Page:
Steven E Weathers’ memoir, A Date with Vietnam (CreateSpace, 288 pp., $12.81, paper), starts off with the author telling us about his problems with authority in high school. I quickly found myself wondering how he’d do with military rules and authority given the fact that the relatively mild high school structure troubled him. Weathers says he wanted to be treated as an adult, and thought that he would get that in the military.
I also wondered how soon we’d get a reference to John Wayne. We did not have long to wait. “I grew up watching John Wayne movies and I especially liked his military films when I was a kid,” Weather says. He goes on to praise Wayne for playing military characters “so true to life.” Weathers grew up “in a family and a society that made you feel it was your duty to go fight communism.”
He was told “to join, not wait to be drafted. Guys who are drafted are treated like shit.” This sounds like Army recruiter talk, and it is a lie. Weathers’ recruiter told him, that in his opinion, “a bunch of jungle backwoods pack rats wouldn’t hold up long against the American military machine” in Vietnam. The recruiter also told him that losers get drafted and that second-class soldiers are the first to be sent to the fighting. Another lie.
Steven Weathers viewed serving in the Army as a patriotic duty—and his ticket to manhood. This point of view was not unusual for men to have in the mid 1960s.
A small-town Indiana boy of seventeen, a high school dropout who knew how to type, Weathers took the military aptitude tests and ended up as an Army clerk typist. He was sent to Okinawa, “a cushy assignment on an island paradise.” At seventeen he was too young to go to Vietnam, but as soon as he turned eighteen, Weathers volunteered for the war zone.
Assigned to the 18th MP Battalion, Weathers was happy to have escaped small-town boring America. He makes the usual observations about Vietnam upon arrival. He is hit in the face by the hottest air he had ever experienced. He comments on shit-burning, but says he never got assigned that dirty detail. He mentions the steel wire on the windows of the bus that took him to his assignment. Protection against grenades, he says.
Weathers next went to Headquarters and Headquarters Company, 4th Transportation Command, where he lived in the Le Lai Hotel in Saigon. He discovered that he was considered a REMF and explains what that is.
He and his roommate spent their off duty time “drinking, smoking pot and frequenting the local whorehouse.” Weathers’ job consisted of typing up disposition forms, memoranda, and the occasional classified documents twelve hours a day, seven days a week.
After betting promoted to E-4, his job changed. He became a harbor pilot escort, using a jeep as transportation, and also PBRs ( patrol boat, river.) On one mission his jeep came under fire. His passenger, a harbor pilot, was killed; Weathers narrowly missed death himself.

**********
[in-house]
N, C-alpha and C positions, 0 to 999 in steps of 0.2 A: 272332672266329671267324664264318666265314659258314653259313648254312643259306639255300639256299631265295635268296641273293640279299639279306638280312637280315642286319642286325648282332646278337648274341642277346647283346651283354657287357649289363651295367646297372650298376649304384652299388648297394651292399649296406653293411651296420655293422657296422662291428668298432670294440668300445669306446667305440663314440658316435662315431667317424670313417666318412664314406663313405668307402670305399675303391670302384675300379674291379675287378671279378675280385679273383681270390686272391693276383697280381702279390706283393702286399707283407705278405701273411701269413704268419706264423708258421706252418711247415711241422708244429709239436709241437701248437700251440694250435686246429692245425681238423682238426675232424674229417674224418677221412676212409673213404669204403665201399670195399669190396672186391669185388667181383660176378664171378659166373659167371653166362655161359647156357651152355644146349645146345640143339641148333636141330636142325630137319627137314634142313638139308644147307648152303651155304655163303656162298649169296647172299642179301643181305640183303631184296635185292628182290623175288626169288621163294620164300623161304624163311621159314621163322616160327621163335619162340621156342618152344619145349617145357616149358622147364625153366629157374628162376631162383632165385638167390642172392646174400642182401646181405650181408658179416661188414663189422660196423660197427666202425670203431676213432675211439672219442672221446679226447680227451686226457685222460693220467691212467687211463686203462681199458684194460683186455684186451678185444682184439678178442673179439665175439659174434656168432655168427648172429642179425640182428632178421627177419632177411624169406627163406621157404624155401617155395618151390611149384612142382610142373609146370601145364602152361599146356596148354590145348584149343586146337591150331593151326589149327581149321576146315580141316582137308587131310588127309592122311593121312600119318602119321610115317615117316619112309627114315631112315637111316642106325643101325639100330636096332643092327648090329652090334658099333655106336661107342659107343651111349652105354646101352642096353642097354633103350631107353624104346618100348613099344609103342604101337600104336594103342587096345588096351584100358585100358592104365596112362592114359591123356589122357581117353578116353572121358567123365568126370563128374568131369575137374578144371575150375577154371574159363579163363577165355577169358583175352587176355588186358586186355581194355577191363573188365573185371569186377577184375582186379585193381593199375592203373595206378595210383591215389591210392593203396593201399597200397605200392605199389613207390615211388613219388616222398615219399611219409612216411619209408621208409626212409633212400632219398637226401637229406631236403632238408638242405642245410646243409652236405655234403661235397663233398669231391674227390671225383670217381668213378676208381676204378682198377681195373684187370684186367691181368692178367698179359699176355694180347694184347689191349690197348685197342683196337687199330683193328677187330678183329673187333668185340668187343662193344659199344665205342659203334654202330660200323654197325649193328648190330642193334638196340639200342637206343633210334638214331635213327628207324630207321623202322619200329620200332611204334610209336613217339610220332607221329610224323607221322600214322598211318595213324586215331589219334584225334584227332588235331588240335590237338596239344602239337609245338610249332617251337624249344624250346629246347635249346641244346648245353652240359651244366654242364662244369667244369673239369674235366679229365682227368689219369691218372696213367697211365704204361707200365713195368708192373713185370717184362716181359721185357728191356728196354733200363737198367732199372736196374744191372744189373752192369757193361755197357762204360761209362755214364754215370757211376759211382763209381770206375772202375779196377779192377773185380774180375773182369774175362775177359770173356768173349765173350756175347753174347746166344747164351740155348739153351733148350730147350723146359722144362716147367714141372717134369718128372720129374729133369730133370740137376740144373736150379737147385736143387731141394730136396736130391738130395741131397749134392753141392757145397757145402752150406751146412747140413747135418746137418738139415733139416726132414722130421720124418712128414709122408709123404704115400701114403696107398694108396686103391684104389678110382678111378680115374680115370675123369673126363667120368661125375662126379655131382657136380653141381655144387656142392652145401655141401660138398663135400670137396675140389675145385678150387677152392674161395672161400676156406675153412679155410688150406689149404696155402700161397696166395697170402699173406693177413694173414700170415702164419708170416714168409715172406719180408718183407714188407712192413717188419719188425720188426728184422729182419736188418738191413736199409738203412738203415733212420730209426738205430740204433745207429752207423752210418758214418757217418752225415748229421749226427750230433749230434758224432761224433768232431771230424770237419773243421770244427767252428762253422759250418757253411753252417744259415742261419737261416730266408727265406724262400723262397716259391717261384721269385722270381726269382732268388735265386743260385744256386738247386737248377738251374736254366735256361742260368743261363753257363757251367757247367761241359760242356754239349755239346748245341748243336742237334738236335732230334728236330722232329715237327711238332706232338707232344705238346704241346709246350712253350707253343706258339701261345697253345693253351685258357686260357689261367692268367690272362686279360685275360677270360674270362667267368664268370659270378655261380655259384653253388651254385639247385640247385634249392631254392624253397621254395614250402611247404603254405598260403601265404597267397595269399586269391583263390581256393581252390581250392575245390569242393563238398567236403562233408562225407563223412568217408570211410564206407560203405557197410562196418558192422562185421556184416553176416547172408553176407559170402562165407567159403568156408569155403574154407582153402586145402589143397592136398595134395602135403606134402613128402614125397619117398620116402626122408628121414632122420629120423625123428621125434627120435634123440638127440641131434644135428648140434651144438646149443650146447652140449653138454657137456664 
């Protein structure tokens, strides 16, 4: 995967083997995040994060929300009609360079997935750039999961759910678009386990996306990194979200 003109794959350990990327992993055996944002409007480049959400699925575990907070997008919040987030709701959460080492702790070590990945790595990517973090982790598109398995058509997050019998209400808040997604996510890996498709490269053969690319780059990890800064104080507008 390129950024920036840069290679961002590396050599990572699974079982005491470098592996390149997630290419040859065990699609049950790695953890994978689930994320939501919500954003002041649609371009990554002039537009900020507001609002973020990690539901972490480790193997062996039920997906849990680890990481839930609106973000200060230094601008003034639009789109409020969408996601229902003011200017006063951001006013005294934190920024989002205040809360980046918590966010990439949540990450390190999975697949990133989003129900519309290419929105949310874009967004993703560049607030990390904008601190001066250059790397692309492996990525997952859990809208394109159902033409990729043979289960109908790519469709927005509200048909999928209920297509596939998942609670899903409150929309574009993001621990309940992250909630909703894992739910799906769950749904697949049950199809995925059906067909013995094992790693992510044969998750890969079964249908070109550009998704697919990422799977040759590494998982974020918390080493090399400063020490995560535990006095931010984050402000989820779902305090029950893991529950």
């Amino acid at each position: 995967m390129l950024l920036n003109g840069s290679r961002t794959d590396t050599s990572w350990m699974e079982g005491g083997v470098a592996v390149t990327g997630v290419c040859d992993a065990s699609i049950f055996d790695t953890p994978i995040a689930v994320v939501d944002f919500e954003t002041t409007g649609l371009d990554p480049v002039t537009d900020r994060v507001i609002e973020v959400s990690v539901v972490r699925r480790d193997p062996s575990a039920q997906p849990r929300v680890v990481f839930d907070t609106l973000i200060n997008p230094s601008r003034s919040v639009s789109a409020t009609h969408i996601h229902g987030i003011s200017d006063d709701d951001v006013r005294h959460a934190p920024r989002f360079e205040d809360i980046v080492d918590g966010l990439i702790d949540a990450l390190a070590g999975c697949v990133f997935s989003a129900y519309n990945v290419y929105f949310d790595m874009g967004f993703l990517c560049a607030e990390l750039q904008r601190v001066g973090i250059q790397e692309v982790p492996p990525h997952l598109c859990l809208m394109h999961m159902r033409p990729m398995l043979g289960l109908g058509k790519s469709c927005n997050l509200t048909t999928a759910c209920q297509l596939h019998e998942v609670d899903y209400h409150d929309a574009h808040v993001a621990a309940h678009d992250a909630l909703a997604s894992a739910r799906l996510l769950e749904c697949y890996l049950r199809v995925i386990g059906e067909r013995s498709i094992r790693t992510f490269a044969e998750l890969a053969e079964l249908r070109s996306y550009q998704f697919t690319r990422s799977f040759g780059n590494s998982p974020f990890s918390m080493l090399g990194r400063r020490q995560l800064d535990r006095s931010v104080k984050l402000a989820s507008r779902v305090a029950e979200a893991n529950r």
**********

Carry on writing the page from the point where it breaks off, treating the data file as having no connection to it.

This memoir offers a good description of the impact that Tet 1968 had on Weathers’ life, and life in general in Vietnam for soldiers with assignments such as his. After Tet, Weathers was moved out of the hotel and into more a typical barracks living situation. Later, while riding in a helicopter, he fell out at about fifty feet, and survived only because he landed in a grove of trees that cushioned his fall.
The main strength of this memoir is its unabashed honesty, especially about Weathers’ behavior and that of his best friend. He tells us about kicking Vietnamese off of their bicycles while driving his jeep if they impeded his progress. He says he enjoyed “kicking gook ass” in bars.
Like many other rear-echelon troops, Weathers had a mama san to clean and polish his boots and do his laundry. Like many others who served in Vietnam, his favorite song was the Animals’ “We Gotta Get Out of This Place.” He expressed outrage at a culture that sold dogs and cats and other pets in the marketplace for dinner items.
When Weathers came home in 1968 after two tours of duty, he partied for thirty days. But his parents were at him about moving out and getting a job. So he went back to the grocery store job he had left to join the Army.
Civilian life was hard. He had two dismal marriages. Weathers joined the Army Reserves where he found the structure and camaraderie he missed from his time in Vietnam. Weathers became a Senior Track and Wheel Inspector, and later a drill instructor. He received many honors and medals, and stuck with the Reserves until retirement.
Eventually he even found true love. She had been married for sixteen years to a man she called “a crazy Vietnam vet.”
This memoir is an honorable and honest addition to the canon of Army Vietnam War memoirs. I enjoyed reading it. There were many familiar chords in it reflecting my own REMF tour of duty in the Vietnam War–and also many differences.